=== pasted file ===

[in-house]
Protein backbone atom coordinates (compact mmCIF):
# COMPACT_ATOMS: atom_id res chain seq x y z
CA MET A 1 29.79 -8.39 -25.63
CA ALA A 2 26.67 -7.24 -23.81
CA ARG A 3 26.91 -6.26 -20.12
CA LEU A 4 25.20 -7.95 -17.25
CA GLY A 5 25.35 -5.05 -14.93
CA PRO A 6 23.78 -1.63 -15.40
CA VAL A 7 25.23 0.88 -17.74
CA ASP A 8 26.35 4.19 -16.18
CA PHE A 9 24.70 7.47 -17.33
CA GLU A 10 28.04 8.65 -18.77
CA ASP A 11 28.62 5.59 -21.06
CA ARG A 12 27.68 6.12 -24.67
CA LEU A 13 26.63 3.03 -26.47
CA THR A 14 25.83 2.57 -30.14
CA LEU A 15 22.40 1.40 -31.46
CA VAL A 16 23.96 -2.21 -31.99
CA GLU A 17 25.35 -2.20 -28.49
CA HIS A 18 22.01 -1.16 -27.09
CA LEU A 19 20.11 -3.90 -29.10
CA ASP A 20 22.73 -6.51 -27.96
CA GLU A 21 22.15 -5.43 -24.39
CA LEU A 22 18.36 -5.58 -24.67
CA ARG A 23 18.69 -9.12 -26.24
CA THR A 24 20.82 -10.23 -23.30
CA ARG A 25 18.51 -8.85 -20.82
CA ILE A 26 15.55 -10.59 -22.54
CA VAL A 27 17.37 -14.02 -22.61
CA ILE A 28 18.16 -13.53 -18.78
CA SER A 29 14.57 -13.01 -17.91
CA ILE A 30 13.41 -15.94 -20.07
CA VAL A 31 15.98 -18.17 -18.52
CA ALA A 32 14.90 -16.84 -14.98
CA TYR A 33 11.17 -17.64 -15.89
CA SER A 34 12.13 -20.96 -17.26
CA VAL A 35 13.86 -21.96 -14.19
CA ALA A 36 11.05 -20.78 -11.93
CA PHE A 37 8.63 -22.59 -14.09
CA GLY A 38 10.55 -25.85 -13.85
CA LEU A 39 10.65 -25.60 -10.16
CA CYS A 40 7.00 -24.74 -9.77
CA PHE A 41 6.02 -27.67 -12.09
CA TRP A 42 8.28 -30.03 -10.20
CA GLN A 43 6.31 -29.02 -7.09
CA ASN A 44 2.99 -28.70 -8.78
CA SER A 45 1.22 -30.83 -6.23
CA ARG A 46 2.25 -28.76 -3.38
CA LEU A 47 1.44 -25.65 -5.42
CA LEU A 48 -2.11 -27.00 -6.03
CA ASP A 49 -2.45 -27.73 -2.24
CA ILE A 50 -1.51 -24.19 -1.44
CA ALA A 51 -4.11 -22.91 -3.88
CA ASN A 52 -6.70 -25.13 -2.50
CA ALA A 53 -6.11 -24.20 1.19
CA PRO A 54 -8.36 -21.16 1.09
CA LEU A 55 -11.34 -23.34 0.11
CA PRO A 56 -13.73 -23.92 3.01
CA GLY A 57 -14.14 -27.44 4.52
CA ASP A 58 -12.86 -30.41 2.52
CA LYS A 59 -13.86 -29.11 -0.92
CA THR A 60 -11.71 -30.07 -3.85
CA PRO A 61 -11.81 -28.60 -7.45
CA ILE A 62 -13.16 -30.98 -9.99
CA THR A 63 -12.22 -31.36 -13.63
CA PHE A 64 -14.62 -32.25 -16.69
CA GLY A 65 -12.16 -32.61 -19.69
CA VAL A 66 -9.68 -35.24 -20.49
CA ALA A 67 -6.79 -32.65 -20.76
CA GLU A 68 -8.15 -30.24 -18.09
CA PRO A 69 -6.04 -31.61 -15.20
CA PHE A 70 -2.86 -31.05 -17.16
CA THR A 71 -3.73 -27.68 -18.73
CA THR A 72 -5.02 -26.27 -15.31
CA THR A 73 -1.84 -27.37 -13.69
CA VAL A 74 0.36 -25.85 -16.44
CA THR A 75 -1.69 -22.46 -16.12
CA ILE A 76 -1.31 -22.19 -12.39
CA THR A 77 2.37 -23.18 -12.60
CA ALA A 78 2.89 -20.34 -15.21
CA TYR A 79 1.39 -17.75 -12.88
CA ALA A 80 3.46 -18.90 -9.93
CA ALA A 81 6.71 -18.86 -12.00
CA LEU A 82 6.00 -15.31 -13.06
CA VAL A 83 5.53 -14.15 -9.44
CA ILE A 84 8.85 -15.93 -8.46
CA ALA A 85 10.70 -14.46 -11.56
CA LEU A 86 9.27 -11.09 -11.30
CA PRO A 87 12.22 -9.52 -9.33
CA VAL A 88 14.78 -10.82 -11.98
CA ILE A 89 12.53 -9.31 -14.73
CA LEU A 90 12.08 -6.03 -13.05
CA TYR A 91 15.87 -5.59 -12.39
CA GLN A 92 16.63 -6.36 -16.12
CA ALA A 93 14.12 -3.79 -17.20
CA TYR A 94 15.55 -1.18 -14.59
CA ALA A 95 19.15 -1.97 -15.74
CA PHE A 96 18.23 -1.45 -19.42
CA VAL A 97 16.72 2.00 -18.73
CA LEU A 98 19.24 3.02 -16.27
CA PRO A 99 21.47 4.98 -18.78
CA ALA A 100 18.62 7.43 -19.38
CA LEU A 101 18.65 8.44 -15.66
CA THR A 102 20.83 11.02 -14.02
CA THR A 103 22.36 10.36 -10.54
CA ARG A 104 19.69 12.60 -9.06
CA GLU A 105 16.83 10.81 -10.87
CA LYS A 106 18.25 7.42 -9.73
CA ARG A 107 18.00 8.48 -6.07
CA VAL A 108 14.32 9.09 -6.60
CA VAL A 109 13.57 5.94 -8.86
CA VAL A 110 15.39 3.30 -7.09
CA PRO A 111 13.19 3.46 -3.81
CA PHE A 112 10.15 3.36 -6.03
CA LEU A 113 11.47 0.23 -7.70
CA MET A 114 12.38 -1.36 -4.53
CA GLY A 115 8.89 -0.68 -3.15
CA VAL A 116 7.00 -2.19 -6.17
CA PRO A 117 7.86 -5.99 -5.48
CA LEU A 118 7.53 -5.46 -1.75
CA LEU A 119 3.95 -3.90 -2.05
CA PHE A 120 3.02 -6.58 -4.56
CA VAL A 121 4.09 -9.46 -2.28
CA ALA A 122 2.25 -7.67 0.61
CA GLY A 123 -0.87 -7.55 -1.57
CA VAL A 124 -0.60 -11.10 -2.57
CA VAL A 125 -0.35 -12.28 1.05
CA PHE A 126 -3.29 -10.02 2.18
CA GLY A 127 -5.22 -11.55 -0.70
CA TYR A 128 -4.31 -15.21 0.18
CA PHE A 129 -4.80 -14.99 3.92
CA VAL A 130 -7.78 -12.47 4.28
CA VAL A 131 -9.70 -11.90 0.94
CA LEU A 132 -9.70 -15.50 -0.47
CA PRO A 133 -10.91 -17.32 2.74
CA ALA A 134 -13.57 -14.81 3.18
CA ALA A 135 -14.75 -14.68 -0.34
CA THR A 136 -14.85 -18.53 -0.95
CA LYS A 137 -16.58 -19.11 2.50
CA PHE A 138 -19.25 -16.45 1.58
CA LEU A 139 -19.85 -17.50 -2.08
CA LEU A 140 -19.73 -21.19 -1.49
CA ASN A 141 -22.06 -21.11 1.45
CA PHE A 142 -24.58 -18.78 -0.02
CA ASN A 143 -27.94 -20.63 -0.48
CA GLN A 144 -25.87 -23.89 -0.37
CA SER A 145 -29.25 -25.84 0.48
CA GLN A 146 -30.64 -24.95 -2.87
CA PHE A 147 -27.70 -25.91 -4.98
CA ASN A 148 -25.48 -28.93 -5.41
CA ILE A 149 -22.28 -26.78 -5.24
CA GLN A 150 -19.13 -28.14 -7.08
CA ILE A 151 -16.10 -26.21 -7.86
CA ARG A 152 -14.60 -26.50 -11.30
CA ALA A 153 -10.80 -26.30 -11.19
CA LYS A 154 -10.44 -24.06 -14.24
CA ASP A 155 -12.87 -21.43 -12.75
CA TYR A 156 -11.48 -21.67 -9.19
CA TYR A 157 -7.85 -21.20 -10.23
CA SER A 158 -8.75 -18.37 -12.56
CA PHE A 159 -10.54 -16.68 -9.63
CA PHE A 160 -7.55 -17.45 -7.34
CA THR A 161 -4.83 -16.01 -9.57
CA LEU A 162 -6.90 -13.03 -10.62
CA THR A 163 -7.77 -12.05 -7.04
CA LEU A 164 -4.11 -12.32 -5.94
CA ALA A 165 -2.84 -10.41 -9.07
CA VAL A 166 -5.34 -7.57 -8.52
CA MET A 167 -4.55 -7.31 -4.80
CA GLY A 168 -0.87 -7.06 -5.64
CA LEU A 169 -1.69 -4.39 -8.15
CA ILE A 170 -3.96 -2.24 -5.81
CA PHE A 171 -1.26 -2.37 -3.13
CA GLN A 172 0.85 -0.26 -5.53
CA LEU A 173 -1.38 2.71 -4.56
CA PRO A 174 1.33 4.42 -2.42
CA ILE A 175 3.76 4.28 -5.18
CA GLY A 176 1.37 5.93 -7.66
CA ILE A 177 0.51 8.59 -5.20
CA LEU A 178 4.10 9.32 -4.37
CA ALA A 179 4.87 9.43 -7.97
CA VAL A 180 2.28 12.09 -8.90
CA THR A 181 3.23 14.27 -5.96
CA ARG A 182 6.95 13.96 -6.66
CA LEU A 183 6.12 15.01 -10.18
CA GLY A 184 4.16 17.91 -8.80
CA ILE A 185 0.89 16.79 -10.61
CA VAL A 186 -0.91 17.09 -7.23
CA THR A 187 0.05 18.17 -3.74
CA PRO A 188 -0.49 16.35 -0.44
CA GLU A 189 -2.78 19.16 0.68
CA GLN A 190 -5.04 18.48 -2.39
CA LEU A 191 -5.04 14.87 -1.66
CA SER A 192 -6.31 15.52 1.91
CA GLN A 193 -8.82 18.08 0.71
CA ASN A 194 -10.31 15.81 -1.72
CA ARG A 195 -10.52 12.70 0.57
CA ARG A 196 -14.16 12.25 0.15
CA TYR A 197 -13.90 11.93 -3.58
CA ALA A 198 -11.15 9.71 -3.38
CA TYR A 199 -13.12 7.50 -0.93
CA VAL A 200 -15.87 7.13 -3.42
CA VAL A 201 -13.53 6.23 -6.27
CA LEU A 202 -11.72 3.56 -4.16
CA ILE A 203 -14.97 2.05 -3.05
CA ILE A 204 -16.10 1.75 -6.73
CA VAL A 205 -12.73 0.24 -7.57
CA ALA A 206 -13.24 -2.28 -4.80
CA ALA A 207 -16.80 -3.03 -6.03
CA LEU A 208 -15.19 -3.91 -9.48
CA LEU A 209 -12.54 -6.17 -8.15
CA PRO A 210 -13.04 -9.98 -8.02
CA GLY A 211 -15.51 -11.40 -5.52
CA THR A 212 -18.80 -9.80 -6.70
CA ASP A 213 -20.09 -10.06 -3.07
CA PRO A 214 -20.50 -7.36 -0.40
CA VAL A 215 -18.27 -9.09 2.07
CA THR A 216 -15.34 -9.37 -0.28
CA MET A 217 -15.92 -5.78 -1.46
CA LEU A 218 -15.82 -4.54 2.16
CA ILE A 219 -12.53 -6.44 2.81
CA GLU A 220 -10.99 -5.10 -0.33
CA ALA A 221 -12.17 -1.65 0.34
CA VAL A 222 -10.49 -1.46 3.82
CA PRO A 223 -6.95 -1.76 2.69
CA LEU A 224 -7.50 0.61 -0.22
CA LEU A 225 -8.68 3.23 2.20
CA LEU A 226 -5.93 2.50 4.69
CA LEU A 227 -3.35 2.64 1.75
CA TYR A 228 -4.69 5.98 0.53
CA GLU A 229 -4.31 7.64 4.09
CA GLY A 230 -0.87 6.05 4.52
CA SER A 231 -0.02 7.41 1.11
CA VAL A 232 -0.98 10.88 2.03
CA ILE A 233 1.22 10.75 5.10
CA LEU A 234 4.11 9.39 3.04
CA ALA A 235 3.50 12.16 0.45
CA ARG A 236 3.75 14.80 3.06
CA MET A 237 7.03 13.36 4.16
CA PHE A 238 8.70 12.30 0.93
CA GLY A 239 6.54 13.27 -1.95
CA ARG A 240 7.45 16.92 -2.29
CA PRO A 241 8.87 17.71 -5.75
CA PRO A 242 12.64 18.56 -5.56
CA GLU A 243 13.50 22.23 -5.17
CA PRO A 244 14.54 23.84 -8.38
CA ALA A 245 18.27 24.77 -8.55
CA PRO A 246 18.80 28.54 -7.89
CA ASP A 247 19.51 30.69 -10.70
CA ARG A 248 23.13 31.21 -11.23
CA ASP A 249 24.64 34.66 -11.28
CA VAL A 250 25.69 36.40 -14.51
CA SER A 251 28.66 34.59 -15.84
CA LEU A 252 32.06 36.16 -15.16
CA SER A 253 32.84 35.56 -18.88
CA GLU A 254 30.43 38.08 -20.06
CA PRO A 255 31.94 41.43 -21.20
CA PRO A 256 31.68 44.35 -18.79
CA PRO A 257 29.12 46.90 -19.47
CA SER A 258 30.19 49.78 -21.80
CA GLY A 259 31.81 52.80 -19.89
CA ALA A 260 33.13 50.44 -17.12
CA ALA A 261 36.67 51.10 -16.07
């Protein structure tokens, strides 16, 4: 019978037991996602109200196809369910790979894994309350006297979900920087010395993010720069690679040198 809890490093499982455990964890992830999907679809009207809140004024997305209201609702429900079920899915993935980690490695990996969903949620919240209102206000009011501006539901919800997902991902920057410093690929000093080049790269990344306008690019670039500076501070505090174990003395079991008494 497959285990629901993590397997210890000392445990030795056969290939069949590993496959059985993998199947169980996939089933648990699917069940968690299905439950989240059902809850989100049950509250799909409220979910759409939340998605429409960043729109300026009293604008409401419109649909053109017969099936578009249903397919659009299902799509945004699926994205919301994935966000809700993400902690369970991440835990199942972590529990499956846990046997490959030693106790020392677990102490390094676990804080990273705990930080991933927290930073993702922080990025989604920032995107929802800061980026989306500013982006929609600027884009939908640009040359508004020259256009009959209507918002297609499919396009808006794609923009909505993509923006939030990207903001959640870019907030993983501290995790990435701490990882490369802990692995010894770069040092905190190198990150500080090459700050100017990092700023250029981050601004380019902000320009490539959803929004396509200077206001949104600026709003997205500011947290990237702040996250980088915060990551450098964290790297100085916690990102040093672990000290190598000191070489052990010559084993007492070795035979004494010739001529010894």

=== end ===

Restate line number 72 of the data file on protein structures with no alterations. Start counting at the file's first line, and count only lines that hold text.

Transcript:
CA PRO A 69 -6.04 -31.61 -15.20